By Astghik Bedevian
Armenia’s Public Service Regulatory Commission has delivered a confusing answer to persisting questions about the legality of the de facto purchase of the Armenian national electricity company by Russia’s state-owned power monopoly.
Midland Resources Holding, a British-registered firm that privatized the Electricity Networks of Armenia (ENA) three years ago, submitted to the commission on Monday written clarifications of its controversial deal with a little-known subsidiary of UES. The Russian conglomerate paid $73 million to win full control over ENA’s management and earnings, making it the de facto owner of the utility.
Under the terms of its 2002 purchase of ENA, Midland Resources can not resell the increasingly profitable utility to any other company without the Armenian government’s approval. UES initially announced in late June that it paid the lump sum to purchase ENA. But it later clarified that the deal with Midland Resource was a management contract rather than a formal acquisition.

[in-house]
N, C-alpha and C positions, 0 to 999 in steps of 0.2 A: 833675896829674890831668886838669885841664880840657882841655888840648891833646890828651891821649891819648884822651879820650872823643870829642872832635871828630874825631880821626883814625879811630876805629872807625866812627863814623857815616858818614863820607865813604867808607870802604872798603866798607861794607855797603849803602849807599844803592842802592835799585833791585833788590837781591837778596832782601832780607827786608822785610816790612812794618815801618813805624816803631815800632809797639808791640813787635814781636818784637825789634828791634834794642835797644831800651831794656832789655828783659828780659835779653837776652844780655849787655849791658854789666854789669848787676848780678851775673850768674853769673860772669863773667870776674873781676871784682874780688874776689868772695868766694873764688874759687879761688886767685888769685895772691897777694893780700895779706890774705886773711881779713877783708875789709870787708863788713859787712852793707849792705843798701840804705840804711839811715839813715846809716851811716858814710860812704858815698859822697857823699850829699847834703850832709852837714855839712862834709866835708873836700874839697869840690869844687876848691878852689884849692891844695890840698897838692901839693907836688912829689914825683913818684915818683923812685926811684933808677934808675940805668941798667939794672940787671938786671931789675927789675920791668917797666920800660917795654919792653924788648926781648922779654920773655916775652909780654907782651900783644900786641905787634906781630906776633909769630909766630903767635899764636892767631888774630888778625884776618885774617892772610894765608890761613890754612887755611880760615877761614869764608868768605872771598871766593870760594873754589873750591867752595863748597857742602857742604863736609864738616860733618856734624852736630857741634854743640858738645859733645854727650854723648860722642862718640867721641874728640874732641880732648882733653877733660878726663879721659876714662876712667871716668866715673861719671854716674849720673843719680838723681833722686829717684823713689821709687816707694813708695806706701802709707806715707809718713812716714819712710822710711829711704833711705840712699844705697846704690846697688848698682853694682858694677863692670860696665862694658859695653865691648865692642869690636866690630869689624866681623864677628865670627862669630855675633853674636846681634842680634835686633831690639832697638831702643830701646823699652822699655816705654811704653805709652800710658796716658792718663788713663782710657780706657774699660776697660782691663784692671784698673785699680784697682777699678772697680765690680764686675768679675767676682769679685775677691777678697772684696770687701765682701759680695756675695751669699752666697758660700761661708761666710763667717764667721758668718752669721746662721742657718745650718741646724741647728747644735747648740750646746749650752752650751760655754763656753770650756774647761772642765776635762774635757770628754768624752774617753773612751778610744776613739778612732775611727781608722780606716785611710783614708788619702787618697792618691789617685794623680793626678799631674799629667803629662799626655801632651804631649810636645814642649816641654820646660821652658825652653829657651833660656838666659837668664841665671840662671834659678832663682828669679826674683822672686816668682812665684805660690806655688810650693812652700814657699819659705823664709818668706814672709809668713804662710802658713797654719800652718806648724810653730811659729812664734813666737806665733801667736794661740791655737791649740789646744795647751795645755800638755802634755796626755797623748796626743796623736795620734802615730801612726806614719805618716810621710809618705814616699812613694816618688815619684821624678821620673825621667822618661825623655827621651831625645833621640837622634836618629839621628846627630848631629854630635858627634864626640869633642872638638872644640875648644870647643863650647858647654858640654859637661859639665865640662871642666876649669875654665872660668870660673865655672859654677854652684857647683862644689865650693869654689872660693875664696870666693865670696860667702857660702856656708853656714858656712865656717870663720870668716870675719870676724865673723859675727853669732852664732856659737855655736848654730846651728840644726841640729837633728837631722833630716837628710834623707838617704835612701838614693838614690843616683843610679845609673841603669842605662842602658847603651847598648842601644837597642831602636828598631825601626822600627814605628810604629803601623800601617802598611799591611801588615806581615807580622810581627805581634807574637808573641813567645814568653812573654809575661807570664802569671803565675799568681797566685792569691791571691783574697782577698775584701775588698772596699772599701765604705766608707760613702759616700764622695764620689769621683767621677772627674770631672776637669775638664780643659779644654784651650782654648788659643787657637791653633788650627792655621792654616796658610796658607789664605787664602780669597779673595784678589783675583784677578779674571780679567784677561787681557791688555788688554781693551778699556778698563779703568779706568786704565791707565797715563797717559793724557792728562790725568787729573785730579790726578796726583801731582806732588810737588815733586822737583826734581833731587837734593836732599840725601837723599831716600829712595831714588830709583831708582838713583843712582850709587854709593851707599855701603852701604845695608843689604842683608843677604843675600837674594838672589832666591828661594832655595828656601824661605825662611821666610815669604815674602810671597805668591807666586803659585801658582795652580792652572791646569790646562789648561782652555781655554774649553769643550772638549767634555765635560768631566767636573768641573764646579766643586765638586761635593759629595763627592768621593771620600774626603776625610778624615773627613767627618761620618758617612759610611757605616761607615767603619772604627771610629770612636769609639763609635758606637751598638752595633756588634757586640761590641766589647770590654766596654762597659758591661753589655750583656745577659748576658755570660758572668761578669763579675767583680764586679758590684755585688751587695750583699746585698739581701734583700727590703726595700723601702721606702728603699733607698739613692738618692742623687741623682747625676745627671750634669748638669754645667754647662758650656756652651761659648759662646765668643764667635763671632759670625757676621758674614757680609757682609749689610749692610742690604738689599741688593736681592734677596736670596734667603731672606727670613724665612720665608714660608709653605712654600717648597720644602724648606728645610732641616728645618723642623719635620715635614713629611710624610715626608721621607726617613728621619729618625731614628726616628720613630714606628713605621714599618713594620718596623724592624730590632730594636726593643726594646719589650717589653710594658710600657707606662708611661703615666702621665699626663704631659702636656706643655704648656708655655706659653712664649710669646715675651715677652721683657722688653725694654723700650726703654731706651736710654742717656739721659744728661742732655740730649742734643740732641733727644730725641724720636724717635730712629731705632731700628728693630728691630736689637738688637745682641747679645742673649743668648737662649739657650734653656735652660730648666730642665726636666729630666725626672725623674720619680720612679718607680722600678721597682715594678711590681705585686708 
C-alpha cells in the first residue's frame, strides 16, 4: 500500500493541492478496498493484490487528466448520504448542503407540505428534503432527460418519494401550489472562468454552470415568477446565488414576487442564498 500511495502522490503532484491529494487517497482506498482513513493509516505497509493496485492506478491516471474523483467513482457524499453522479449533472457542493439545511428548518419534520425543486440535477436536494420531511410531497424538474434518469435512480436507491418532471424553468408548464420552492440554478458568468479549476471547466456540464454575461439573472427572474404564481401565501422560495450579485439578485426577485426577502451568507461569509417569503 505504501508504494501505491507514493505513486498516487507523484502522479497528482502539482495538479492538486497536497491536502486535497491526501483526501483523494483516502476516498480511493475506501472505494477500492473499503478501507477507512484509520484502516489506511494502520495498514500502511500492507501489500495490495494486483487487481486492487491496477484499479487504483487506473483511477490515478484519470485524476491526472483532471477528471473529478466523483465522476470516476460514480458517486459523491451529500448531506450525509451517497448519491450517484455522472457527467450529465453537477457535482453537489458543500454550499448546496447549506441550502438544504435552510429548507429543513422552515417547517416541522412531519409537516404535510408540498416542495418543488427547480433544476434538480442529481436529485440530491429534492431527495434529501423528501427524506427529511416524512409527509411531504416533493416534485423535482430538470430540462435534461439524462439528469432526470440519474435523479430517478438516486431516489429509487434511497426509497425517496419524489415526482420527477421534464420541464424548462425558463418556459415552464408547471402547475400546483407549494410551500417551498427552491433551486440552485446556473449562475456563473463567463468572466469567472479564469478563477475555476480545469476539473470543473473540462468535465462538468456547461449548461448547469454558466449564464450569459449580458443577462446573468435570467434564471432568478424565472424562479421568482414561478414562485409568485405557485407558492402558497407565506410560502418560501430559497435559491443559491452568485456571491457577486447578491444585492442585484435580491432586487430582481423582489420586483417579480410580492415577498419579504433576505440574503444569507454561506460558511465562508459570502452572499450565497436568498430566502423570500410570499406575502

The World Bank and other Western donors that have heavily invested in the decade-long reform of the Armenian energy sector have expressed serious concern about the deal, threatening to reconsider their further assistance to Yerevan. The warnings prompted the government-controlled regulator to demand explanations from ENA.
In a statement issued late on Tuesday, the commission said it has received a detailed letter from the power utility and will continue to ensure that its owner complies with all the terms of its operating license granted by the government. The statement also implied that it is the Armenian government that should determine the legality of ENA’s takeover by the Russians. It argued that the regulatory body was not a party to the agreement on ENA’s privatization which was signed by the government and Midland Resources on August 26, 2002.
The commission refused to elaborate on the statement on Wednesday. “We are not going to comment categorically for the moment,” its spokeswoman, Mariam Stepanian, told RFE/RL. “What the commission says is that we are not part of the government and that all protests should be addressed to them.”